Edited by Evie Coussé, Peter Andersson and Joel Olofsson
[Constructional Approaches to Language 21] 2018
► pp. 43–74
Grammaticalisation cut short
A diachronic constructional view on English posture verbs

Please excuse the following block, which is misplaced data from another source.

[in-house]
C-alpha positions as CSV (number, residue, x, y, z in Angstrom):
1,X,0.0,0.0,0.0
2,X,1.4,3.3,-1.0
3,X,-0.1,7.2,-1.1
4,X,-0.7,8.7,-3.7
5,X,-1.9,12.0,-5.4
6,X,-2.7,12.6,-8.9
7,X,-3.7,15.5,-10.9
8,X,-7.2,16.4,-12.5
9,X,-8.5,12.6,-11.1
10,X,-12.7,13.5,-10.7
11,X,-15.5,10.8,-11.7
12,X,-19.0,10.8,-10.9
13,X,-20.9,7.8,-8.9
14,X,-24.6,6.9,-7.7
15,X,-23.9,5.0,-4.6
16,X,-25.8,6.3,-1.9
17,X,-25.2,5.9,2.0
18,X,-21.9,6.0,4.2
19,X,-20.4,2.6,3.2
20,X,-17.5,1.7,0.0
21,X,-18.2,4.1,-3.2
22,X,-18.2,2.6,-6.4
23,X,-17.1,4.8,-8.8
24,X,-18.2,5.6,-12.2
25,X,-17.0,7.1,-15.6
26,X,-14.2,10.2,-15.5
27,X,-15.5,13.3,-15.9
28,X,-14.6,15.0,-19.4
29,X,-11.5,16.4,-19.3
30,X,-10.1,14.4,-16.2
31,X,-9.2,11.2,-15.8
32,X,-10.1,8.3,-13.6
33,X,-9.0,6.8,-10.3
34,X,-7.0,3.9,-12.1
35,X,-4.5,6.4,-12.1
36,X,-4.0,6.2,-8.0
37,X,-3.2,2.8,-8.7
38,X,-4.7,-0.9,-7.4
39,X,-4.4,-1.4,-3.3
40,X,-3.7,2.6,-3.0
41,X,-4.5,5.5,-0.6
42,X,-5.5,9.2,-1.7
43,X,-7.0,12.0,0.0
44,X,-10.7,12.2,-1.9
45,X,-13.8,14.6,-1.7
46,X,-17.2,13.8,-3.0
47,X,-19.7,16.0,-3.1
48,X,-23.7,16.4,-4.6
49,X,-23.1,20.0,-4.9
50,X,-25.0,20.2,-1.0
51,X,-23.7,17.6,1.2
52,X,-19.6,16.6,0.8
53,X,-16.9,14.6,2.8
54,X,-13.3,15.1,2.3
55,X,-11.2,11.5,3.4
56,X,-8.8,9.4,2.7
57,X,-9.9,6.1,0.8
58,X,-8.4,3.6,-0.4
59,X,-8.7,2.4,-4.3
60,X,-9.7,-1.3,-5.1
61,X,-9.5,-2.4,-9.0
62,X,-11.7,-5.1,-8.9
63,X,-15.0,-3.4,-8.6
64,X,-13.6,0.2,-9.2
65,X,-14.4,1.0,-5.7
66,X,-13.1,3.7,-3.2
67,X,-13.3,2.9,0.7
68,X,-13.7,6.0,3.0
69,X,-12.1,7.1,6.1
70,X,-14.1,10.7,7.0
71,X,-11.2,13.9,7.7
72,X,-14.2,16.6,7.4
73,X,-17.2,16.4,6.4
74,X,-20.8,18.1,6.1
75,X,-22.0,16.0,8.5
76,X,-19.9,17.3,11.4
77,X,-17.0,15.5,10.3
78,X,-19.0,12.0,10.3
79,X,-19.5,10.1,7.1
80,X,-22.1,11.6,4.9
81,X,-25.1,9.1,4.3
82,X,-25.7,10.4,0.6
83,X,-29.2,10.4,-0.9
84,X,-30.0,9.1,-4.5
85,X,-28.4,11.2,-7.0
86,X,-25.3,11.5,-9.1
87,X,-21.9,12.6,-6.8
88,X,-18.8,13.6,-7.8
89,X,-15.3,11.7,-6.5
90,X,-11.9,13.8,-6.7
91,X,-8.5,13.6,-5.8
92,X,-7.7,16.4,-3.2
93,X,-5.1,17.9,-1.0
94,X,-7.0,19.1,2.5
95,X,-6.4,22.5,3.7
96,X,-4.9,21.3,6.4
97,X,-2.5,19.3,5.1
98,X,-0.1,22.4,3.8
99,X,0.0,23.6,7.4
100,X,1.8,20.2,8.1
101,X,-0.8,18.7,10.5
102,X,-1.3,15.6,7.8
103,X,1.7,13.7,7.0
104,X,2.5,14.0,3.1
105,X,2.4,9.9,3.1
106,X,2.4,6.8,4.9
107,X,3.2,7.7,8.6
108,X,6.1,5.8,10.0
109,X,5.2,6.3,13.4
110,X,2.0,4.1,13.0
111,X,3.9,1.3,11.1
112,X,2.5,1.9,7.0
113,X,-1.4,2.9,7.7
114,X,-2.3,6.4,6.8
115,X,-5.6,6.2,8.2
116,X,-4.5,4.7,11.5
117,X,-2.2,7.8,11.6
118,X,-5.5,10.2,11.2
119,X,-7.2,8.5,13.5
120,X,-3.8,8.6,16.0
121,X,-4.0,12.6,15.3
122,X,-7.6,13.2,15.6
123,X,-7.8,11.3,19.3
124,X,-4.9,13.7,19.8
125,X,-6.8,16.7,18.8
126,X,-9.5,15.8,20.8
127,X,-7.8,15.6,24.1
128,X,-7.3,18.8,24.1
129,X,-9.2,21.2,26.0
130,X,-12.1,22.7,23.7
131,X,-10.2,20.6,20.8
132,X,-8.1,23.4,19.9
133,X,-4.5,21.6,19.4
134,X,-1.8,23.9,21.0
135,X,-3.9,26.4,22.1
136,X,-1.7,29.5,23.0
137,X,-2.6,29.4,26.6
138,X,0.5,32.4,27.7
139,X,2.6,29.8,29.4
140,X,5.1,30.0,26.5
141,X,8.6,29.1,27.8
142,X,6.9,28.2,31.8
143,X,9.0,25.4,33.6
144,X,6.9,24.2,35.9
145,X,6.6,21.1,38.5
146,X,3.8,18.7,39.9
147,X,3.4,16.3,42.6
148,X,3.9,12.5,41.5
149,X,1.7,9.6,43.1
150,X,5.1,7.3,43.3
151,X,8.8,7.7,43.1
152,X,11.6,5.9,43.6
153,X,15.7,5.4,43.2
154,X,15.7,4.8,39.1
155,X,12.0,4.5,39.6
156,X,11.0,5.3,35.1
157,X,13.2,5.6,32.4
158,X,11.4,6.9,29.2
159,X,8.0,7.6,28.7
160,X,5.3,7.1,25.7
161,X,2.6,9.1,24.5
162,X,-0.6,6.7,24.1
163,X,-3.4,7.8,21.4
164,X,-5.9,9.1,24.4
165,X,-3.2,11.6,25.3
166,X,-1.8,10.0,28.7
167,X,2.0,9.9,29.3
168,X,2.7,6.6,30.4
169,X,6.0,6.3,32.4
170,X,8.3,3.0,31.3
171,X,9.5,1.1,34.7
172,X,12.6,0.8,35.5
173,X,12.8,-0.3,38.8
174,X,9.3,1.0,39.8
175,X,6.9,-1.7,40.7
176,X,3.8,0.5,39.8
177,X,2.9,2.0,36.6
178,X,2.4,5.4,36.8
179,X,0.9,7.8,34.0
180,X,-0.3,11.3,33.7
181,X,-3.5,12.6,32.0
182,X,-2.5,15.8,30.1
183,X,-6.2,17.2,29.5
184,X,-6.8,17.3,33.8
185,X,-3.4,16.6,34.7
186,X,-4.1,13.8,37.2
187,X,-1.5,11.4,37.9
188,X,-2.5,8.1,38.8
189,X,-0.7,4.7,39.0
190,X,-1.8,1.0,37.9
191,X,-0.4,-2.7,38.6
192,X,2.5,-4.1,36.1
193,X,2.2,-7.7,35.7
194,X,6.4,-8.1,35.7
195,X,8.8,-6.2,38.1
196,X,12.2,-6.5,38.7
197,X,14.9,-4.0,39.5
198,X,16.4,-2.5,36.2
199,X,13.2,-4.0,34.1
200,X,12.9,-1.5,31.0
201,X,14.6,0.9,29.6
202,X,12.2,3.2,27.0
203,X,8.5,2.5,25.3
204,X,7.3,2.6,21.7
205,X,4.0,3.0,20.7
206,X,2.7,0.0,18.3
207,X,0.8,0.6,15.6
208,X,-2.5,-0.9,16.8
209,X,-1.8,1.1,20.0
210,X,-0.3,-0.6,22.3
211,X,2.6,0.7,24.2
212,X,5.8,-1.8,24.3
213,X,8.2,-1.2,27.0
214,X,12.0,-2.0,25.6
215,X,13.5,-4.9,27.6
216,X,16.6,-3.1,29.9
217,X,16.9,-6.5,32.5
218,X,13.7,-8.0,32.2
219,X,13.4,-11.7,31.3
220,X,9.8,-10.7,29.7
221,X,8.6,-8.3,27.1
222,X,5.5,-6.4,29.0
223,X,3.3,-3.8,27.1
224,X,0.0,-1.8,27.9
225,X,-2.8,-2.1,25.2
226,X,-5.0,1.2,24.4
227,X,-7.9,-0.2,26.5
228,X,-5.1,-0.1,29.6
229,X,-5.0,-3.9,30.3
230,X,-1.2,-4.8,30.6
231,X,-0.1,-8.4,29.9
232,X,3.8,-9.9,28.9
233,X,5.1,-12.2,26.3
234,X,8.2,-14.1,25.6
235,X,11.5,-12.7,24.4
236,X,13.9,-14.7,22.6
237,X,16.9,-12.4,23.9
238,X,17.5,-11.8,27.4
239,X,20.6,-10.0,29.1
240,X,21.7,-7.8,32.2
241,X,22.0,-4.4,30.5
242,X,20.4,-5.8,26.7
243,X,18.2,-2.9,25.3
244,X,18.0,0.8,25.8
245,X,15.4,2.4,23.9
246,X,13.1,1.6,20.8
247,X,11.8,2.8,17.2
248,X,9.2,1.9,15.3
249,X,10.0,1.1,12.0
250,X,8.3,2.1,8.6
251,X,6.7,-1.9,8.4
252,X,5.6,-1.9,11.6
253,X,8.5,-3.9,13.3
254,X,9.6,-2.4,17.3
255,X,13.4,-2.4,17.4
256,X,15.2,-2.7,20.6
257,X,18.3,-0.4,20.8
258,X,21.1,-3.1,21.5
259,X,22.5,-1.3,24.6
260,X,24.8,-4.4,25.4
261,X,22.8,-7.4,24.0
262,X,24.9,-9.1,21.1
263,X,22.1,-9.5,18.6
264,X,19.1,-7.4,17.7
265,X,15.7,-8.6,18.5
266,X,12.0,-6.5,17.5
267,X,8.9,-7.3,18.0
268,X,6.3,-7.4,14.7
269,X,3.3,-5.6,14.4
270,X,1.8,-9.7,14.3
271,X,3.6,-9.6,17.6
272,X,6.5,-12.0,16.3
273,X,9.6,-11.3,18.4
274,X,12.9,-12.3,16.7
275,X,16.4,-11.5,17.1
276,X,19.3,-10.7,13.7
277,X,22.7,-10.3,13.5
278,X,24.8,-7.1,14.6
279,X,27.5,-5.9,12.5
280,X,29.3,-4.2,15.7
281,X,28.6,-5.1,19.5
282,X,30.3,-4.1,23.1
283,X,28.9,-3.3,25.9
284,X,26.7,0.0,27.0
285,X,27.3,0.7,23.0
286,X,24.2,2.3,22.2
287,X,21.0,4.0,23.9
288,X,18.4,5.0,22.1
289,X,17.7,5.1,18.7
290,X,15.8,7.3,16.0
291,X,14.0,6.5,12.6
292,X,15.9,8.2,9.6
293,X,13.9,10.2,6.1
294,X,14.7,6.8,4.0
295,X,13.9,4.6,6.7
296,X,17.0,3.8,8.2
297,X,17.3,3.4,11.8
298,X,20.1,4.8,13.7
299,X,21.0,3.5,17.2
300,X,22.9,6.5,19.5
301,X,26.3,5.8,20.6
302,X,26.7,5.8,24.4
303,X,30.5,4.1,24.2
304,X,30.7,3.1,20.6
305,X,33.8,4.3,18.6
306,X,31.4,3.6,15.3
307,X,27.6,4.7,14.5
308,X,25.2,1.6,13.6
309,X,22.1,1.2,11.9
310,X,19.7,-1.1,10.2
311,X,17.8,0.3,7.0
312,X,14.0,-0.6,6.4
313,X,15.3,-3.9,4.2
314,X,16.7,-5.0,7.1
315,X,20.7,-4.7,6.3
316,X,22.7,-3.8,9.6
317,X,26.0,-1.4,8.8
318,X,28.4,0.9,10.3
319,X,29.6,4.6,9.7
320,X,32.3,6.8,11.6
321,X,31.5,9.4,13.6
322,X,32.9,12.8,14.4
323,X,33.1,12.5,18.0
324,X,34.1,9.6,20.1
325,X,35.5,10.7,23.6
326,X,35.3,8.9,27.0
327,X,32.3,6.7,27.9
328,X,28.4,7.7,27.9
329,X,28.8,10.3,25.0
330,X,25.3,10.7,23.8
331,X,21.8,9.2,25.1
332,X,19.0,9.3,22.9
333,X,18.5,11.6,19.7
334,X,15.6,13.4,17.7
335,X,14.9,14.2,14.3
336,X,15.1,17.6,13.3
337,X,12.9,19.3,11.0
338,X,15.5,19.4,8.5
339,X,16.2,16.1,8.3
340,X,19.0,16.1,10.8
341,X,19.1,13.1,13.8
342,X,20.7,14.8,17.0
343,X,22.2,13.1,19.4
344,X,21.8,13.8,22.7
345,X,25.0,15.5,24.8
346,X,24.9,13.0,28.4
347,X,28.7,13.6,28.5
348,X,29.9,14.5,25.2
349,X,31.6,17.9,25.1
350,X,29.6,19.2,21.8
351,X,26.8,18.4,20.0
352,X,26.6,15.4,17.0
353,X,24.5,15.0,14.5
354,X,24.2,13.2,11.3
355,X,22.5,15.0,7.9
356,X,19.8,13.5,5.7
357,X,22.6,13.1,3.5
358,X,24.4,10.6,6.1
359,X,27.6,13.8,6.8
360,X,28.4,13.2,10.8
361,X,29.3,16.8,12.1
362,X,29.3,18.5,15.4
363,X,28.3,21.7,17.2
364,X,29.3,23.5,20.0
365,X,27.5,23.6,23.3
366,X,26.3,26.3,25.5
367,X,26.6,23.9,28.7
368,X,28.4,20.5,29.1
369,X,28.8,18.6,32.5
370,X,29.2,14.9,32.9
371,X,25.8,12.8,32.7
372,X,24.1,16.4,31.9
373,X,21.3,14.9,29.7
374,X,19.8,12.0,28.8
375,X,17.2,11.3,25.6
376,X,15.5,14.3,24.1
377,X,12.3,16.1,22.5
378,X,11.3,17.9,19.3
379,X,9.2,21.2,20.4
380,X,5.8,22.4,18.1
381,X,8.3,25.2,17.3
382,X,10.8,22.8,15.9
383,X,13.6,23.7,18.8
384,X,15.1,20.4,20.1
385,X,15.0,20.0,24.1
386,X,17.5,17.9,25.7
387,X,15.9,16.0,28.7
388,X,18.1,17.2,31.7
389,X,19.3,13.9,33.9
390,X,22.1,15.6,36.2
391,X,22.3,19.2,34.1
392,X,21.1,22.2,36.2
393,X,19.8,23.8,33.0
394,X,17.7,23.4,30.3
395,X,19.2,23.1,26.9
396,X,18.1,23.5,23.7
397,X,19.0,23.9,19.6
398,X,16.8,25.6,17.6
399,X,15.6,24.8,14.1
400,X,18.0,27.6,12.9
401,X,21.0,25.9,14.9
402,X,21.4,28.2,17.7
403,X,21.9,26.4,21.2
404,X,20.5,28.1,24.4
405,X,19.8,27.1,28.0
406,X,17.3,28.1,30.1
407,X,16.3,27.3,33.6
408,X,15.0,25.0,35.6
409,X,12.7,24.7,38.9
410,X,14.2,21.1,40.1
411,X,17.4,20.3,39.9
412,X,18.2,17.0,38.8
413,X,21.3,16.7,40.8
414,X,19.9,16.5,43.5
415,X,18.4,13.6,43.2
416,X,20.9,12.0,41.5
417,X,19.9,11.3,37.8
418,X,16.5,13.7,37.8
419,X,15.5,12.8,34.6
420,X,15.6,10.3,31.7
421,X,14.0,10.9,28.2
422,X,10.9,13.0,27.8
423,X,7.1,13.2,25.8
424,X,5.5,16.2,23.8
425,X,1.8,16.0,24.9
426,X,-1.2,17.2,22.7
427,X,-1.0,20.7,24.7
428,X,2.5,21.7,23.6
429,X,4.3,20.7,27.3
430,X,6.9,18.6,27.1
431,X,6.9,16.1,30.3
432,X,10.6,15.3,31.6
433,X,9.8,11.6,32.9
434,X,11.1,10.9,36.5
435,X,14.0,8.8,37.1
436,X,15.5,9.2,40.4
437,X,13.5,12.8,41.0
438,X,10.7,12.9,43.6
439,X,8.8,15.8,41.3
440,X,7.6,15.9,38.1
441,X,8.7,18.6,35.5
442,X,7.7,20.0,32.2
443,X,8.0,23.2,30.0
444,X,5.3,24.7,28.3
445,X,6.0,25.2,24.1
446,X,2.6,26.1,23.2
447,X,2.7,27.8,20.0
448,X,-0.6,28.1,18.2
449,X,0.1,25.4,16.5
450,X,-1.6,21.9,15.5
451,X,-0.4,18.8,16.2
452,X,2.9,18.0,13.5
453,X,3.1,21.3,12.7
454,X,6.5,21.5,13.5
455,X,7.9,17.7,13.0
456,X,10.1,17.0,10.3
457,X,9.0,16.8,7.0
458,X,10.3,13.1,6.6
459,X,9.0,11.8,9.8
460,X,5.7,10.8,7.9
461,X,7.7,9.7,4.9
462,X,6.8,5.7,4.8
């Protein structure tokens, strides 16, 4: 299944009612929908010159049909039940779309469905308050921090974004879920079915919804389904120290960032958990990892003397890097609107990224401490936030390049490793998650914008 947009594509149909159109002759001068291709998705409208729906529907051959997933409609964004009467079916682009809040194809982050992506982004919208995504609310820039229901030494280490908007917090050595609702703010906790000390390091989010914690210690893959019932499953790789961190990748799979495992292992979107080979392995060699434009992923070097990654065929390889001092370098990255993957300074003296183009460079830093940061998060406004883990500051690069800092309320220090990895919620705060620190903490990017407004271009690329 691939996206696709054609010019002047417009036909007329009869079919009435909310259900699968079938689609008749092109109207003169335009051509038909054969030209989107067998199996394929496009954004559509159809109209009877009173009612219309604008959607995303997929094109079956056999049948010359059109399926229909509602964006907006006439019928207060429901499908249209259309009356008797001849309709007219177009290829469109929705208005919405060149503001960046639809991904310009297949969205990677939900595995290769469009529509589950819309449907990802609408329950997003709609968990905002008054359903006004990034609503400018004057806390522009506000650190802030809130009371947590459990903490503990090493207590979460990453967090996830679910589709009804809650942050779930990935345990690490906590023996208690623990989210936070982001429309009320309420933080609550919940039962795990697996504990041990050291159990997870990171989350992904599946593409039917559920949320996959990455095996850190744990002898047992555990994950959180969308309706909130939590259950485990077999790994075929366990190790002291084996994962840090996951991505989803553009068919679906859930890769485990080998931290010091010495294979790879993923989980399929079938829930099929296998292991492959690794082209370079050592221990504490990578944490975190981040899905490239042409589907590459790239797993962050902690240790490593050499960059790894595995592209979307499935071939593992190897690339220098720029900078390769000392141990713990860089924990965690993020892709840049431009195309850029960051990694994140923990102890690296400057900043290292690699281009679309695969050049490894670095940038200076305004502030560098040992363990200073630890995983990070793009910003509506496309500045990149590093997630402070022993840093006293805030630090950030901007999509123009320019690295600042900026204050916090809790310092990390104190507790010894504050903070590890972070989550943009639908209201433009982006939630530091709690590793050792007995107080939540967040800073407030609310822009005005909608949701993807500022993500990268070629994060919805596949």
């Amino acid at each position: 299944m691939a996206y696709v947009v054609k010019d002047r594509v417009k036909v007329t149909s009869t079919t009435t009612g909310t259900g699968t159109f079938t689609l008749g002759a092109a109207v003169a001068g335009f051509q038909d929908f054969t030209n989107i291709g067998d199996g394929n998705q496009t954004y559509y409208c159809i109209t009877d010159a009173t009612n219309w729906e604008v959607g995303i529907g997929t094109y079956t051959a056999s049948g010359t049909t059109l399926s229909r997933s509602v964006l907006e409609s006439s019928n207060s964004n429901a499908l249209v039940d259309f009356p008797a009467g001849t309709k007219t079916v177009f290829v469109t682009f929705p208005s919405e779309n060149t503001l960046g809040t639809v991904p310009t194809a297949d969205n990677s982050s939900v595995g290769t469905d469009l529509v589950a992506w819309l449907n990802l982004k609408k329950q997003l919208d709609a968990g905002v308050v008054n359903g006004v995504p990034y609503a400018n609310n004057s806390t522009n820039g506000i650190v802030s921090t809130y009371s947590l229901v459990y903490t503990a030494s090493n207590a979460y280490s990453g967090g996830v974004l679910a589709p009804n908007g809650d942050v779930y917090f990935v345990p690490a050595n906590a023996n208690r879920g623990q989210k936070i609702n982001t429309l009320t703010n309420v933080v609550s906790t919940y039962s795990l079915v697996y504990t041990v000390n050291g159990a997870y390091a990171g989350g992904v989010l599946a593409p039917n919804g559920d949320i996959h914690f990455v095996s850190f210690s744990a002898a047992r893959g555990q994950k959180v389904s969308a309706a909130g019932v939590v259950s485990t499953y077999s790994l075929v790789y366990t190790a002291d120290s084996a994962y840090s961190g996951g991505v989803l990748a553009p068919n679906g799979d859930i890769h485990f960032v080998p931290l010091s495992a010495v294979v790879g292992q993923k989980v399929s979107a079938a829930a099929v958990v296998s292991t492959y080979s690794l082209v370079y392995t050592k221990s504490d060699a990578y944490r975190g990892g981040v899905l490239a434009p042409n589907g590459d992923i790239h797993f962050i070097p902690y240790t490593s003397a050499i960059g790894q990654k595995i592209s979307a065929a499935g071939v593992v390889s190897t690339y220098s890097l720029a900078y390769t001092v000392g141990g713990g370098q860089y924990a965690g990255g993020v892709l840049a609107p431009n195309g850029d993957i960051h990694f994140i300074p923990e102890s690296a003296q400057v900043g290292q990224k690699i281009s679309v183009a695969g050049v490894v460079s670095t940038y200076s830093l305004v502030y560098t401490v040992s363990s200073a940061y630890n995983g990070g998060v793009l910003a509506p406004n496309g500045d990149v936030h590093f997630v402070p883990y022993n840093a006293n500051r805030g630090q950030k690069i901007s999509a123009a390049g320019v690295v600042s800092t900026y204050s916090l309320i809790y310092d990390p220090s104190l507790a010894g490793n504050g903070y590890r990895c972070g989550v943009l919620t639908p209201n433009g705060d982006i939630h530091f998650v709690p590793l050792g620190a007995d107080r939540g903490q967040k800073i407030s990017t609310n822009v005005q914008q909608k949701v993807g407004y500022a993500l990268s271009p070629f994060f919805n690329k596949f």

This article provides a corpus-based diachronic constructional analysis of the three English cardinal posture verbs (hence CPVs) sit, stand and lie. Contrary to their equivalents in genetically related languages, the English CPVs have not grammaticalised into locative, progressive, or habitual markers or into copulas. The data reveal some degree of grammaticalisation in the earlier stages which suggests that the grammaticalisation was cut short. The paper evaluates Newman’s (2009) hypothesis that the English CPVs did not further grammaticalise because of their increased use to refer to a dynamic event of getting into a sitting, standing or lying posture. The data also reveal that two (more strongly grammaticalised) copula constructions lingered on much longer, thereby constituting grammaticalised ‘islands’, especially in idiomatic uses.
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